This is a game which you cannot win.
Even by playing at all, you have lost. Even if all you want is what is reasonable and fair, you will lose. That isn’t and has never been an option in this game. The harder you try to win, the more you lose.
All you can do is not play the game.
Until you accept and embrace this concept, things will keep getting worse.
The purpose of this part of the book is to illustrate that before you can be effective at dealing with the Self-Absorbed Person you have to take charge of your own thoughts, feelings, expectations and responses so that you don’t become engaged in playing the game.
This involves a lot of soul searching. Everything in our lives is the result of how we deal with whatever life gives us. Consequently we need to do our soul searching to understand what the ideas, beliefs, or agendas were or are which made us vulnerable to such a person, and what our responses were which perpetuated the game. Only when we do this soul searching can we be aware of what our real options and responsibilities are.
Armed with this knowledge and sobriety we can start taking steps to reclaim our lives.
The first is to decide whether or not to stay. Initially we get seduced into relationships with Self Absorbed People because of ignorance, naivety, and hope. Now, if you decide to stay you are an informed consumer and you will have to take very specific steps to protect your rights, needs and even your physical safety.
The second is to have very realistic expectations about what will and won’t work. The expectations we can have in interactions with people who aren’t Self-Absorbed don’t apply here. No matter how logically, realistically, or scientifically you present what you have to say,it won’t work. As I’ve said many times, this is a game or relationship which is set up to provide for only one winner: them. So don’t go into this hoping that what you say and do will change them or result in any kind of long term change in what they do.
All that you can communicate is what you will do, not what they should do. And don’t expect agreement or approval.
For example don’t say “It’s my birthday and my friends have invited me out. Since I haven’t been out in years and I’ve worked nonstop without a break so I assume it’s okay with you.” Their responses could include; “So you are saying I haven’t worked all year?” or “So you want to celebrate with other people, like I’m chopped liver?” or anything other than “I love you and you’ve worked hard and you deserve a break. Have a happy birthday.”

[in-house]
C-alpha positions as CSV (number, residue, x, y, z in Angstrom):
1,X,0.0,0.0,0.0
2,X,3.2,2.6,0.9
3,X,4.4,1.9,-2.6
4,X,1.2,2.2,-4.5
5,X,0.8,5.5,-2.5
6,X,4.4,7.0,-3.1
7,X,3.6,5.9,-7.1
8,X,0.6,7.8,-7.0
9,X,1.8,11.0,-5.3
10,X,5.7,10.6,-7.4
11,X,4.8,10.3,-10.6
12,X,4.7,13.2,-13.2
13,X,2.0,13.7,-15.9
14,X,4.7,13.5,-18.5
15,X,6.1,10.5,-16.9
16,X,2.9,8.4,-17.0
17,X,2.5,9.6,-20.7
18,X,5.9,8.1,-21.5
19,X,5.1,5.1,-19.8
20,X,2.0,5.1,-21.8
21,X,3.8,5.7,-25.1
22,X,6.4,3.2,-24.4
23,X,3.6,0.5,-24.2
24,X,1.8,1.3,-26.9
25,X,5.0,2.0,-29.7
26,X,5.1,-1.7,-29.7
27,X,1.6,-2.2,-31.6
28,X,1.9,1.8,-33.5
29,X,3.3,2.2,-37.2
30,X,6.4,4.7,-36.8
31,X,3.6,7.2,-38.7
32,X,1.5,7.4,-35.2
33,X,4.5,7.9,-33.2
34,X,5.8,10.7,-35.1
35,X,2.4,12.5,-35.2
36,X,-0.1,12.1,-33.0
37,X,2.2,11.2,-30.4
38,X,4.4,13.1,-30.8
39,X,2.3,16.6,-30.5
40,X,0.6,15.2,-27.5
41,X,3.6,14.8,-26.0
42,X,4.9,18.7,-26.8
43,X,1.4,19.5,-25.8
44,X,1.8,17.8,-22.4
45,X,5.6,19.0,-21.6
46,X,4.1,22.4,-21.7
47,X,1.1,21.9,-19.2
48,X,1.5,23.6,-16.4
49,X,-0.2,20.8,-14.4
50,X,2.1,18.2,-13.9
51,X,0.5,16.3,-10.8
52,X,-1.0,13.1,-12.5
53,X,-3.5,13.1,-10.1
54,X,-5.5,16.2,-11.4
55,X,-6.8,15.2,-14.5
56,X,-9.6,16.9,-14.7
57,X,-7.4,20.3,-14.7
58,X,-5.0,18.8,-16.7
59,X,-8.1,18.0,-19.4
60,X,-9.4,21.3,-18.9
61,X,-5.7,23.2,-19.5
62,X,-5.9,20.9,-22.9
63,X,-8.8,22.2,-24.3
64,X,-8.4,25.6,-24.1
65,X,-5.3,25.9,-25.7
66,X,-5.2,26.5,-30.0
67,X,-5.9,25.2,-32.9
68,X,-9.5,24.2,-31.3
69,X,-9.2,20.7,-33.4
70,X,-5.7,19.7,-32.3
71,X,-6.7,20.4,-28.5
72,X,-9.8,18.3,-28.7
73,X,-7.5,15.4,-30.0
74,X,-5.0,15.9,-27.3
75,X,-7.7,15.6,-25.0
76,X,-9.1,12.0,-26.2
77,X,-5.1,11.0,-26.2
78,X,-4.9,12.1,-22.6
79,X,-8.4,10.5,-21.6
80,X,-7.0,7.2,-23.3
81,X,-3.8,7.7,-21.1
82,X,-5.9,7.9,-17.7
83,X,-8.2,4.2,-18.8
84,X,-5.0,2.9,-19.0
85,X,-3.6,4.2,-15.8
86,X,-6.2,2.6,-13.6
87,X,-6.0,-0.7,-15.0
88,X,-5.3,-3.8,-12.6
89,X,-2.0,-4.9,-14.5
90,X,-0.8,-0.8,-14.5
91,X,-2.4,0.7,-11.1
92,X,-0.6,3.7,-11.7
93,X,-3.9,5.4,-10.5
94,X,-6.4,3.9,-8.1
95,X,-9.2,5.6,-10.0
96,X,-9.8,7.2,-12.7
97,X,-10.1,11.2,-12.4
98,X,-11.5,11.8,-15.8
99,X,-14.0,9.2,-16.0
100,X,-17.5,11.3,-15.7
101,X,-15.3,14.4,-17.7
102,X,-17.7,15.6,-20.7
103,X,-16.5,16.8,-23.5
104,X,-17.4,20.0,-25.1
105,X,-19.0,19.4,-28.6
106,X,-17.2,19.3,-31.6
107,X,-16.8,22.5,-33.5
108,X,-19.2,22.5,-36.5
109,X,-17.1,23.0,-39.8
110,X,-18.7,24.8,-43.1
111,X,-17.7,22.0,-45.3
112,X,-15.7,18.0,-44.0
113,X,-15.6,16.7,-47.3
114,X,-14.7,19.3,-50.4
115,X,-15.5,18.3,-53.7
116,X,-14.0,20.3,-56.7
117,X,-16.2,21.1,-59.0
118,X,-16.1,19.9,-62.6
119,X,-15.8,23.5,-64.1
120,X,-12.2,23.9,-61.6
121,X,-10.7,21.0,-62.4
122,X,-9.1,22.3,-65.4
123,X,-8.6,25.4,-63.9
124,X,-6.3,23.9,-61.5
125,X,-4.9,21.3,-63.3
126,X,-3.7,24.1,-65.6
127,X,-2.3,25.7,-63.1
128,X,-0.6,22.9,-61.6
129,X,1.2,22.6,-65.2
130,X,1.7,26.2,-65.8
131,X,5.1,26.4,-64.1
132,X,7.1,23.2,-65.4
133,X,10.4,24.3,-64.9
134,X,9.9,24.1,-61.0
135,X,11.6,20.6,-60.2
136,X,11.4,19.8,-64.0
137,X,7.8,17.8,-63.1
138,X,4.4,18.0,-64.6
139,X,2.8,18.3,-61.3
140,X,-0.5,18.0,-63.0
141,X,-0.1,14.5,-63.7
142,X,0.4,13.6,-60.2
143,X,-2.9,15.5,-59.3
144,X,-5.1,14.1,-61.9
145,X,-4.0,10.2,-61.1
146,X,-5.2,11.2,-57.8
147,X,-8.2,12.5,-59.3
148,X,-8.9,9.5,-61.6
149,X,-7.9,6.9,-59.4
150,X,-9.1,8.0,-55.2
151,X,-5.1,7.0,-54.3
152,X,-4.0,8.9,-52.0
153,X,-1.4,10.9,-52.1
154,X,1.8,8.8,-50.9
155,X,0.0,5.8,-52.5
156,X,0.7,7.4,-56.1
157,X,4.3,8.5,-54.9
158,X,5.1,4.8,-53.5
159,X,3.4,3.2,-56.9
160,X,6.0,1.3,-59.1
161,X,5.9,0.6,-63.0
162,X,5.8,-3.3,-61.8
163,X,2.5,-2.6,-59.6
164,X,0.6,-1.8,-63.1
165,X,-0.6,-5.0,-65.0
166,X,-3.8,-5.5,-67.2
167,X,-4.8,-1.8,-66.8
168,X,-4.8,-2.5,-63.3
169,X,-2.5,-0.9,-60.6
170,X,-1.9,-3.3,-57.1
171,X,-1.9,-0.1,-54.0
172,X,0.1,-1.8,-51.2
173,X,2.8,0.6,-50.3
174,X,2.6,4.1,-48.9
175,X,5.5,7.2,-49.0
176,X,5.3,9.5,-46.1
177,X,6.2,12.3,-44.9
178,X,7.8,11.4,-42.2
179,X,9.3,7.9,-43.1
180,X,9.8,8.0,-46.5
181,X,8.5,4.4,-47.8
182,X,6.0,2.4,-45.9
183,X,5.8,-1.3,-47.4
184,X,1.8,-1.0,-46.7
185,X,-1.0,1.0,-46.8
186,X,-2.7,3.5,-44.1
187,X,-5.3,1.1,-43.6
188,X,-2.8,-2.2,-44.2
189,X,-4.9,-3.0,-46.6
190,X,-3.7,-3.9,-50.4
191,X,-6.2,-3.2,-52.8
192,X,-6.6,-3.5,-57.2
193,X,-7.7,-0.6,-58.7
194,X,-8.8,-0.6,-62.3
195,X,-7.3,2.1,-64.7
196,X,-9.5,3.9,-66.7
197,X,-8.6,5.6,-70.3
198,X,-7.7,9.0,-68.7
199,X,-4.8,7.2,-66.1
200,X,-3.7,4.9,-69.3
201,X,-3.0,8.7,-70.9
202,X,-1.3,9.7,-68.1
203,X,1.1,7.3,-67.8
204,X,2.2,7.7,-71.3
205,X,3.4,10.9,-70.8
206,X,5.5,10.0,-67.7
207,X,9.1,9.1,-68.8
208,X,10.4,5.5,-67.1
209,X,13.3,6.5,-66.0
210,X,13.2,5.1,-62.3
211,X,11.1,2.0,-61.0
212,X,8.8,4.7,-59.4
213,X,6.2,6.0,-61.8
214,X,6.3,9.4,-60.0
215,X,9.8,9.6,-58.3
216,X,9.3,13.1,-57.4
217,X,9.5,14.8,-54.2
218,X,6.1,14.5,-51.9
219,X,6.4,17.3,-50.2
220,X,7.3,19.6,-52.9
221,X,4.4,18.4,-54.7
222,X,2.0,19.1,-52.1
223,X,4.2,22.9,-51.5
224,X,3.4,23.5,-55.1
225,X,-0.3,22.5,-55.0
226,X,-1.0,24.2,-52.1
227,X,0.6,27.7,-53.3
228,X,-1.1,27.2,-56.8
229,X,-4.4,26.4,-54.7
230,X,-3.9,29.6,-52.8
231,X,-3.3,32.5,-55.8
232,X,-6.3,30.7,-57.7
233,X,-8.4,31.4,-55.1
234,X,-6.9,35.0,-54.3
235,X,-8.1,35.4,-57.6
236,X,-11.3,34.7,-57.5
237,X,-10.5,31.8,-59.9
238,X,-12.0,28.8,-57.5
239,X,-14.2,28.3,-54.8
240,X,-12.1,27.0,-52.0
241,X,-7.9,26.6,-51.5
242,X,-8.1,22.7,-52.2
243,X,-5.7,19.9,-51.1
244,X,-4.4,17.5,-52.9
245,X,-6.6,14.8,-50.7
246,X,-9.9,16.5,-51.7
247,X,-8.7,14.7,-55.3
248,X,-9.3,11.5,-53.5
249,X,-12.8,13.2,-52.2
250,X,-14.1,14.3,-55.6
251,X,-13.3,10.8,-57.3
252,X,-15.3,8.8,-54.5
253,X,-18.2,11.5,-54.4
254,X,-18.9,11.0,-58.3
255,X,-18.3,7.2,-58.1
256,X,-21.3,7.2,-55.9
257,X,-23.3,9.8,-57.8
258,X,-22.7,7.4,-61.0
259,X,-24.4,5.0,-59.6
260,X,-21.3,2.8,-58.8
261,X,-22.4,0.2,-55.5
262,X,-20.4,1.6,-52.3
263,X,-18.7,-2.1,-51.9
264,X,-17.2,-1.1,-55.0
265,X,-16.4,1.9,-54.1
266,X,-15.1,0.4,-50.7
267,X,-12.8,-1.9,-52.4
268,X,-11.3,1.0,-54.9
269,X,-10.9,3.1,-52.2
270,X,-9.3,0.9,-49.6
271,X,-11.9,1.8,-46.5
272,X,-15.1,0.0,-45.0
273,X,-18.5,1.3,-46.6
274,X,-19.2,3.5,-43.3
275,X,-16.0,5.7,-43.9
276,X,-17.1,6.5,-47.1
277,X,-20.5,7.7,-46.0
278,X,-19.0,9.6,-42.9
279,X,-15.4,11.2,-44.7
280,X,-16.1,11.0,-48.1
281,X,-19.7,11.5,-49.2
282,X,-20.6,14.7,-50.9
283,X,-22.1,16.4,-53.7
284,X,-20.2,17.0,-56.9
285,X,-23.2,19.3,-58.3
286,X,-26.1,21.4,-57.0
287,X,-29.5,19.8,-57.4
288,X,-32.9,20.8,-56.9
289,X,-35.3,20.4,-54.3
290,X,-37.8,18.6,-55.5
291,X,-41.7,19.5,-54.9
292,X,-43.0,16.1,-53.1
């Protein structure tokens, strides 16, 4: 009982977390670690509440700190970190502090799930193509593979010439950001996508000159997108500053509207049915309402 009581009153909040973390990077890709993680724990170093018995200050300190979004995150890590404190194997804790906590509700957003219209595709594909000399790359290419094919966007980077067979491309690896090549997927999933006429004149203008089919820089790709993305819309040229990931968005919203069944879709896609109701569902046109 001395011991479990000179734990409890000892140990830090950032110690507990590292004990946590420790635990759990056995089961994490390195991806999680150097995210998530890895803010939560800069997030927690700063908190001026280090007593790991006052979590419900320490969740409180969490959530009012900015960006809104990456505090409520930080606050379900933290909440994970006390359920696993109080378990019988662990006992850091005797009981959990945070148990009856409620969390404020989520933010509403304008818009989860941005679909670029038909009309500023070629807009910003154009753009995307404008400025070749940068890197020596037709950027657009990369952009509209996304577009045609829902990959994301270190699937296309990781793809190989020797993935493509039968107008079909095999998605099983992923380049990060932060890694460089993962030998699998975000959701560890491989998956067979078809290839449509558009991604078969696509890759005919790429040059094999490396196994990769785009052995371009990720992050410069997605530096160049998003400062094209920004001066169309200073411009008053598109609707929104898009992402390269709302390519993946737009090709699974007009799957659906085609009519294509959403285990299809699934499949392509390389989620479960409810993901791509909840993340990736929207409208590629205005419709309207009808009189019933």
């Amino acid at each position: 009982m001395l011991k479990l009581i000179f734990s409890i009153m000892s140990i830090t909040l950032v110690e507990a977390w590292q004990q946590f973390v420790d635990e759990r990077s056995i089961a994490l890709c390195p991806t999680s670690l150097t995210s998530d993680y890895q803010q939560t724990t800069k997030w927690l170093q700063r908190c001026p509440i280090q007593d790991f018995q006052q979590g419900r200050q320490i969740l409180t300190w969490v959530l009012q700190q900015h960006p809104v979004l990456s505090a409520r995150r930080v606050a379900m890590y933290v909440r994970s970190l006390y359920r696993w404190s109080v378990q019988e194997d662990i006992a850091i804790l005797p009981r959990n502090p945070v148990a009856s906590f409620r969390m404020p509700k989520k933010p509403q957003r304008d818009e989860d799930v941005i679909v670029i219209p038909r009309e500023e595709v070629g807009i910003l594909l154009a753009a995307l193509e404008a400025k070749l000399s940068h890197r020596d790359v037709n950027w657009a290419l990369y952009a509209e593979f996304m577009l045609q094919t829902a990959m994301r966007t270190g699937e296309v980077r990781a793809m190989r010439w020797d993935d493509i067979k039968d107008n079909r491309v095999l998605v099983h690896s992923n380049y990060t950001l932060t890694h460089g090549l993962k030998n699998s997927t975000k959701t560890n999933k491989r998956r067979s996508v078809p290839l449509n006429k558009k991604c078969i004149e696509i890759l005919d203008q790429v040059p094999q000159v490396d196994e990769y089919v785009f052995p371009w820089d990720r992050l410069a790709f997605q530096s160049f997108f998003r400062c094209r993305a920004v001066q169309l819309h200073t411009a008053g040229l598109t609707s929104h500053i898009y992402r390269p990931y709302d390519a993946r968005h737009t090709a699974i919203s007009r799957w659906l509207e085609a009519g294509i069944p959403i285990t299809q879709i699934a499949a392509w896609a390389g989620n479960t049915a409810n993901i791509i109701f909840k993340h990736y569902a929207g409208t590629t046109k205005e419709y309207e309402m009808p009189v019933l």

Instead some variation on “It’s my birthday and my friends have invited me out. I’ll be back by ten,” is more likely to work. It still is unlikely to result in sincere approval and good wishes, but at least you are giving them fewer issues to debate about.
The third is to not engage emotionally or verbally. Once you have engaged in the game, you have lost. Not engaging has sometimes been referred to as not taking the bait. That is actually what it looks and feels like. Just stick to the facts, not the game.
An important part of this is to not try to change them, don’t even hope that they will change. Don’t try to punish them because then they can play the Victim role.
The fourth is to articulate and stick good boundaries and don’t change them. Especially in the case of dealing with Self-Absorbed People, boundaries aren’t about telling the other person what to do. They can just refuse, or agree but don’t follow them. Boundaries are about what you will do.
For example saying “I expect you to respect my ideas and opinions” is a waste of time. Instead say “I will share my ideas and opinions if they are respected. If they aren’t respected I won’t be sharing them anymore,” is a better boundary. Remember, it won’t change them: nothing will. But if you stick to your boundaries you might be able to reduce the abuse.
The fifth, always use good social skills. Don’t respond with anger, accusations, or insults. Speak calmly and professionally
Listen to their thoughts and feelings. Paraphrase them without agreeing or disagreeing.
State your position in a clear, unambiguous, behavioral manner. Use “I” terms. Be extremely concrete.
Don’t attack their position and don’t engage in defending or justifying yours. Their opinion is theirs, yours is yours.
When you are done, summarize what has been said and what you are going to do and the discussion is over.